Esthe Muller is a South African lawyer and also a wheelchair user. When she and other people with disabilities were unable to access her local court house because of the presence of steps, she brought a case in 2003 under the "Promotion of Equality and Prevention of Unfair Discrimination Act" of 2000. Her case was supported by the South African Human Rights Commission and was brought against the Justice Department and the Department of Public Works.
Because of the inaccessibility of the court houses, Ms. Muller had to be carried up the stairs to enter the courthouse. On another occasion, the court had to postpone her cases because she could not get into the room. "It's embarrassing for my client to have his lawyer carried into court. It's also embarrassing for me," she said.
In September 2004, the South African Equality Court reached a final settlement in the case. The two government departments admitted that they had failed to provide proper wheelchair access. They also admitted that their failure was a form of unfair discrimination against Ms. Muller and other people with similar accessibility needs, and they apologized for this. The departments committed to a plan to ensure that all court buildings throughout the country will be made accessible within three years. At least one courtroom and one toilet in each building will have to be accessible to people with disabilities. The plan requires specific actions to be taken by specific dates, and the departments will report on their progress to the Equality Court. In the meantime, inaccessible courthouses will need to find other ways to make sure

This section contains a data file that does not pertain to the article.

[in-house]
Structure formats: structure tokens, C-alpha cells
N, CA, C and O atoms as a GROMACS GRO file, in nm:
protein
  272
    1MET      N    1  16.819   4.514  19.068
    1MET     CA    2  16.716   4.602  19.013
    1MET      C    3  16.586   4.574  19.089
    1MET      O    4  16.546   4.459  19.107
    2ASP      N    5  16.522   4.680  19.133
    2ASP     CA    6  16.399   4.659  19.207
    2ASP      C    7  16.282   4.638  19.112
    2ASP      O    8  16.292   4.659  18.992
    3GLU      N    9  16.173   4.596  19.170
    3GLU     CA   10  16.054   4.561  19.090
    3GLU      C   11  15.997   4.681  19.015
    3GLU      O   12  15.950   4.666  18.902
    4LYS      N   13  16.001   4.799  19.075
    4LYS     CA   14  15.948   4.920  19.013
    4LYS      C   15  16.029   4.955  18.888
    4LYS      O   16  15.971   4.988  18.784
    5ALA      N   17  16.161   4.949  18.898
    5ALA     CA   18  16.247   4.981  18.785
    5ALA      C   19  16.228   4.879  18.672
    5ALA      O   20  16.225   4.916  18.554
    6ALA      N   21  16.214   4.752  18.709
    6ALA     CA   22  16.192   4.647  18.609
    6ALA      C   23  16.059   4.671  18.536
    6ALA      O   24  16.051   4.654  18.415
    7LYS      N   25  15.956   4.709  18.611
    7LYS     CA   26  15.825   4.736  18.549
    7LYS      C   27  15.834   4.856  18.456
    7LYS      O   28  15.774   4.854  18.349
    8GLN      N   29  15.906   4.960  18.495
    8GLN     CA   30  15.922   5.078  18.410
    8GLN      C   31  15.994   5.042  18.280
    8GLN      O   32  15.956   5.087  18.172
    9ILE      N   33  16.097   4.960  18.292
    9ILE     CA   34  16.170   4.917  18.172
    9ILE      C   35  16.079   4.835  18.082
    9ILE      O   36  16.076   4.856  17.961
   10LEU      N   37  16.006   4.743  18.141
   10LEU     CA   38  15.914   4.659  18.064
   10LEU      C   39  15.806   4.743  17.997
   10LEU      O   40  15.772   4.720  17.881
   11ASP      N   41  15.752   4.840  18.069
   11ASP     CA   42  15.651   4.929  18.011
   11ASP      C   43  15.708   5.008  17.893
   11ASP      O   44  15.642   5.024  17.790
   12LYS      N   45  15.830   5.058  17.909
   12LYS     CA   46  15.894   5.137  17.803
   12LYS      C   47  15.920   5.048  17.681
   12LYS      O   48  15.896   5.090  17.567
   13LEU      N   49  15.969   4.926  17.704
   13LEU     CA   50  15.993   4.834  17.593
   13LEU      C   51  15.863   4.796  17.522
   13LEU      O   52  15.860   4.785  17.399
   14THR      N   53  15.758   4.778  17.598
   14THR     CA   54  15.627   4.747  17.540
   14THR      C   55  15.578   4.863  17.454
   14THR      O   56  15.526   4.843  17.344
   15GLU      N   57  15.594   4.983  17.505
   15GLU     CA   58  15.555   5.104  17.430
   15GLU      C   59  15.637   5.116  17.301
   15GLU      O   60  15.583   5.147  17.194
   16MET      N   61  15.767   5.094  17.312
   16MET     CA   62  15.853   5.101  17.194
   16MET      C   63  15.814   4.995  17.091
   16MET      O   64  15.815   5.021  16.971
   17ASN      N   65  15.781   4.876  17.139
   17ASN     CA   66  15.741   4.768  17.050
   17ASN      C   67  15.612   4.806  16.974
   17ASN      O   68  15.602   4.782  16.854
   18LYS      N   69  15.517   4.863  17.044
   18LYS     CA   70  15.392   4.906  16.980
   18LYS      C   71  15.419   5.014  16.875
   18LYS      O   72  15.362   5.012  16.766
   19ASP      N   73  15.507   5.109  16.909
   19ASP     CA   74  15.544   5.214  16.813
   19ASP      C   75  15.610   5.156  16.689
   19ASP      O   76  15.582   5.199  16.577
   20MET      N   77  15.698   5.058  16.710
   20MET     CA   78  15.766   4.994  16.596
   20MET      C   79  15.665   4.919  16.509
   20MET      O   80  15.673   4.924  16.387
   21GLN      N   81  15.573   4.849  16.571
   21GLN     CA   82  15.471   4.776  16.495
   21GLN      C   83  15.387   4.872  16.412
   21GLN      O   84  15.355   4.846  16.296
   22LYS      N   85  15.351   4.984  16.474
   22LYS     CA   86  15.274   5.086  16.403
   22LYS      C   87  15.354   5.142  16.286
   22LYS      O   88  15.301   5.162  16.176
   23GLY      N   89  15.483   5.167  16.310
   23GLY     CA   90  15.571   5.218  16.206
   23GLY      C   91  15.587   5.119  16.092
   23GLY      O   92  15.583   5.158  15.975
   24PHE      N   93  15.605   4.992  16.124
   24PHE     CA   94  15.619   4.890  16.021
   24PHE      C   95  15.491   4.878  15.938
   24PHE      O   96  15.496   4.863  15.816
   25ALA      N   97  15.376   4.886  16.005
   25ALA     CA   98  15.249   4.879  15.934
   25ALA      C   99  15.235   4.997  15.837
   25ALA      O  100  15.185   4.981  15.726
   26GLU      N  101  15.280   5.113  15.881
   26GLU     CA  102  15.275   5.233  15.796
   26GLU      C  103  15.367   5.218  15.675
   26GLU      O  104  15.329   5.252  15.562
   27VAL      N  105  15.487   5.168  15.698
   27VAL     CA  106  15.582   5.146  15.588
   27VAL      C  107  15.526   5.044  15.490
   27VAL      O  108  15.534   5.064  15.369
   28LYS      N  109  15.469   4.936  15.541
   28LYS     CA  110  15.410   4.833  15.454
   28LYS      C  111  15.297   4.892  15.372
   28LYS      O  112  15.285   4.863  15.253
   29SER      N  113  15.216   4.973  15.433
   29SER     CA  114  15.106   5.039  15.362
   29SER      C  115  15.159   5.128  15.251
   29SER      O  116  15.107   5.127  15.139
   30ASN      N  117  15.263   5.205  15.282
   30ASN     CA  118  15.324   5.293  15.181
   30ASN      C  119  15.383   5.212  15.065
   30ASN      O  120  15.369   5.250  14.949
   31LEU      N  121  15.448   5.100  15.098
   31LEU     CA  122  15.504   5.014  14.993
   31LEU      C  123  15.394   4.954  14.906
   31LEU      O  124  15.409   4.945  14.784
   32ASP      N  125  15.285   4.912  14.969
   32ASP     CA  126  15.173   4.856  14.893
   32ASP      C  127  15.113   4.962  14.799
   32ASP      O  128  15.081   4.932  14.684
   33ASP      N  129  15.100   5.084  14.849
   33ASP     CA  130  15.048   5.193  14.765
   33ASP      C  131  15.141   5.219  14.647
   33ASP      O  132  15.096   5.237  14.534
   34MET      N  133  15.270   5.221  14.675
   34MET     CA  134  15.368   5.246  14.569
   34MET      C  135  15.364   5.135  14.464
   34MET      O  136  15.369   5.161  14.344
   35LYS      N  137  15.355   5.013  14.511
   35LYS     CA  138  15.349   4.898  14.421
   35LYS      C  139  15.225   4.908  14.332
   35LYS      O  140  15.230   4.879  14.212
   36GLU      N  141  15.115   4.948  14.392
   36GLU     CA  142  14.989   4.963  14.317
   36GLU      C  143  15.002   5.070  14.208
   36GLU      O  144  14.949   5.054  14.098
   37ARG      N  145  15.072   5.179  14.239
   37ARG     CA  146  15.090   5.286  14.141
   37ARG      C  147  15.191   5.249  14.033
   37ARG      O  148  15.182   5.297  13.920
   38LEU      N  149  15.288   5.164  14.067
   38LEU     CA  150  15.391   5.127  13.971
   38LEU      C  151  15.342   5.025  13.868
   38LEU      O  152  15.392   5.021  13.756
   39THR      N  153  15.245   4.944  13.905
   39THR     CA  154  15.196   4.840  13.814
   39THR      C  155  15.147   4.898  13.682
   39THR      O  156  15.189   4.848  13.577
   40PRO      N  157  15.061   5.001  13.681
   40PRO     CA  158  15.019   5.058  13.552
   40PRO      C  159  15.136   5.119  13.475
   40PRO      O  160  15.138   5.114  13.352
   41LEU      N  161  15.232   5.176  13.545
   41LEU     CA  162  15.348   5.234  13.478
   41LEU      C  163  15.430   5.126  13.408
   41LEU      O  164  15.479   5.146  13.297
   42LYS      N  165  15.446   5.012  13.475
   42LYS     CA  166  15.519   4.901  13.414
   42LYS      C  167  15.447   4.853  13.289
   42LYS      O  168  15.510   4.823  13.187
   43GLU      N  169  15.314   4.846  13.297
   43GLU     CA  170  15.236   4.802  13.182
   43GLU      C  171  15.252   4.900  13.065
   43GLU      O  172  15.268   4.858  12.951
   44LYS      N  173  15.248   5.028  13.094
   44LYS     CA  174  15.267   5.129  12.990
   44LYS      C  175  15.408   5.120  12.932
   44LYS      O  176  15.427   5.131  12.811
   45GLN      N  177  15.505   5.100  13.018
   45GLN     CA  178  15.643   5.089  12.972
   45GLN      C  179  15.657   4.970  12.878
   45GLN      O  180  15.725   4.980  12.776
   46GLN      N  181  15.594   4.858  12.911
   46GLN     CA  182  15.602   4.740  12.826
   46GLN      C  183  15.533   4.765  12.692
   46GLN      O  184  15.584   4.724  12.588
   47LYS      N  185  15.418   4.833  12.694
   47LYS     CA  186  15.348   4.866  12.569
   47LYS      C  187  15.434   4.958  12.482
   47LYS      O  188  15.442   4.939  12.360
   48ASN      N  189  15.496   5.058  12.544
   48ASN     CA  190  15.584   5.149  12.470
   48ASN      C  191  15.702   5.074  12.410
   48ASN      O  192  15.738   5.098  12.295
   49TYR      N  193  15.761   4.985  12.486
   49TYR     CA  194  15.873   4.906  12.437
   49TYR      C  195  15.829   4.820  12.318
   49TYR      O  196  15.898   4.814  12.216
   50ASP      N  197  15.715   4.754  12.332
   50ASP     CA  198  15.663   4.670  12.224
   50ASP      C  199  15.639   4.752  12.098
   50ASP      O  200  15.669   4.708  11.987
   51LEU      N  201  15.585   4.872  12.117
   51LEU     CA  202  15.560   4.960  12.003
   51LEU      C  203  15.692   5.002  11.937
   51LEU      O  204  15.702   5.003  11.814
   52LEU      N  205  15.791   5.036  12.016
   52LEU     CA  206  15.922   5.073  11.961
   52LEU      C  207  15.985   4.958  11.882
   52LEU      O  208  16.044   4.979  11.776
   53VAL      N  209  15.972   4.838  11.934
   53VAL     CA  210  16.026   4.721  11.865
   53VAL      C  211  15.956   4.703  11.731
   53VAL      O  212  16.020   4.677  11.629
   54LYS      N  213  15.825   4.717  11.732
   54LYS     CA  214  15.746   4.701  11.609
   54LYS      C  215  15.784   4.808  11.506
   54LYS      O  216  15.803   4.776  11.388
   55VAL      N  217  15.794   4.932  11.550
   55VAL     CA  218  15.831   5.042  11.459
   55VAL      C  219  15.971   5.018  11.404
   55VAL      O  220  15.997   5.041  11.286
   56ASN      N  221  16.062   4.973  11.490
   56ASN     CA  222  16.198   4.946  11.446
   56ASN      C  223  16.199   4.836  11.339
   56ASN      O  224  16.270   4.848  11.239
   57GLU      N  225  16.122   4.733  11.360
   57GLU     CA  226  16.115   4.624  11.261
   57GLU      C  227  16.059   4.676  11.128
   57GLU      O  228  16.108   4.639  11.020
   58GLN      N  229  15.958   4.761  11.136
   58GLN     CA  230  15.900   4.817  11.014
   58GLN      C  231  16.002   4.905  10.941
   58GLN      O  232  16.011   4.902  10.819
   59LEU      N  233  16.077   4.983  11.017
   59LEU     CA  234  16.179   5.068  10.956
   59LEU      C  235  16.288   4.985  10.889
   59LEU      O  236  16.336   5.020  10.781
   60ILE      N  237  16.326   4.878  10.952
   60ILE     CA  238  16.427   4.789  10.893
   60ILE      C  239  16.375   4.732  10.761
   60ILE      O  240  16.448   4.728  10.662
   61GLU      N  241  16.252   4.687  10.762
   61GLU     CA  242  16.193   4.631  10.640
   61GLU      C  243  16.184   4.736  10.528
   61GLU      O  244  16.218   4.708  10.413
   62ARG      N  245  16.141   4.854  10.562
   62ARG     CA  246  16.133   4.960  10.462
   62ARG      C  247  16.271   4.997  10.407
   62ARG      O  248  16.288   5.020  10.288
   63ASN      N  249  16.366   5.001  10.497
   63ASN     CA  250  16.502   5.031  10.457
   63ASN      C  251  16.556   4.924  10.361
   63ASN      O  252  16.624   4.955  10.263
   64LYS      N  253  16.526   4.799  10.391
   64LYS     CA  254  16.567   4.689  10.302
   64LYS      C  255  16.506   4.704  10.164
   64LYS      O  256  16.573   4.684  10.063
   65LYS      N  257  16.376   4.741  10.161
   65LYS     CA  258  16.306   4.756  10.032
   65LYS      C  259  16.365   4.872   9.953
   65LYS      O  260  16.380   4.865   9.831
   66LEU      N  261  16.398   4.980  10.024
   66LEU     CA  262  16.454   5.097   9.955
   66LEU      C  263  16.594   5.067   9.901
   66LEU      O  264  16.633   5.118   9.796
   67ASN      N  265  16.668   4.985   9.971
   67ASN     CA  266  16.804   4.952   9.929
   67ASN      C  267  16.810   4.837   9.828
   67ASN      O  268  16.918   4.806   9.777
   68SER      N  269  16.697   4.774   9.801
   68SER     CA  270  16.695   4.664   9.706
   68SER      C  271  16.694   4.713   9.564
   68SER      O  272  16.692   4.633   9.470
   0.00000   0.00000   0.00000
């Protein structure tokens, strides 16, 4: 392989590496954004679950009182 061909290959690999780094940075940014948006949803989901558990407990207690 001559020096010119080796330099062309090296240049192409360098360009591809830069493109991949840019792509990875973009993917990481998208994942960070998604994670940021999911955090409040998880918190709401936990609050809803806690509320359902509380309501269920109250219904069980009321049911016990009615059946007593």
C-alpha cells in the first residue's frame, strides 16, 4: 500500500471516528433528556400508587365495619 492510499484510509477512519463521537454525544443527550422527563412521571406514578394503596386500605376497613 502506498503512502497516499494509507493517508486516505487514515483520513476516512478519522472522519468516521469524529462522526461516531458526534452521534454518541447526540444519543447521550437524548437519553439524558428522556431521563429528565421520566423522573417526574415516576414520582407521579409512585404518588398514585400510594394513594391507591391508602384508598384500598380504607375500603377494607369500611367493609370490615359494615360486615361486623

that people with disabilities can access their facilities. For example, some have constructed "makeshift" courtrooms, and in other instances judges and magistrates have moved their proceedings to more accessible spaces.
Agencies involved:The equality courts in Germiston and South African constitutional court
Equality courts: is a special courts created under the Promotion of Equality and Prevention of Unfair Discrimination Act of 2000 (PEPUDA) to be accessible to all South Africans. These courts hear only cases relating to unfair discrimination, harassment, and hate speech.
Constitutional court of South Africa: is a supreme constitutional court established by the Constitution of South Africa. It was originally the final appellate court for constitutional matters. Since the enactment of the Superior Courts Act in 2013, the Constitutional Court has jurisdiction to hear any matter if it is in the interests of justice for it to do so.
Success case 2: Ensuring access to school in Mpumalanga Province, South Africa Background:
Lettie Hazel Oartman v St Thomas Aquinas Private School and Bernard Langton3
The St. Thomas Aquinas private school had refused to re-admit a former learner with disability on the basis of her physical disability. The student, who was a wheelchair user, had withdrawn from the school due to accessibility challenges in the school environment.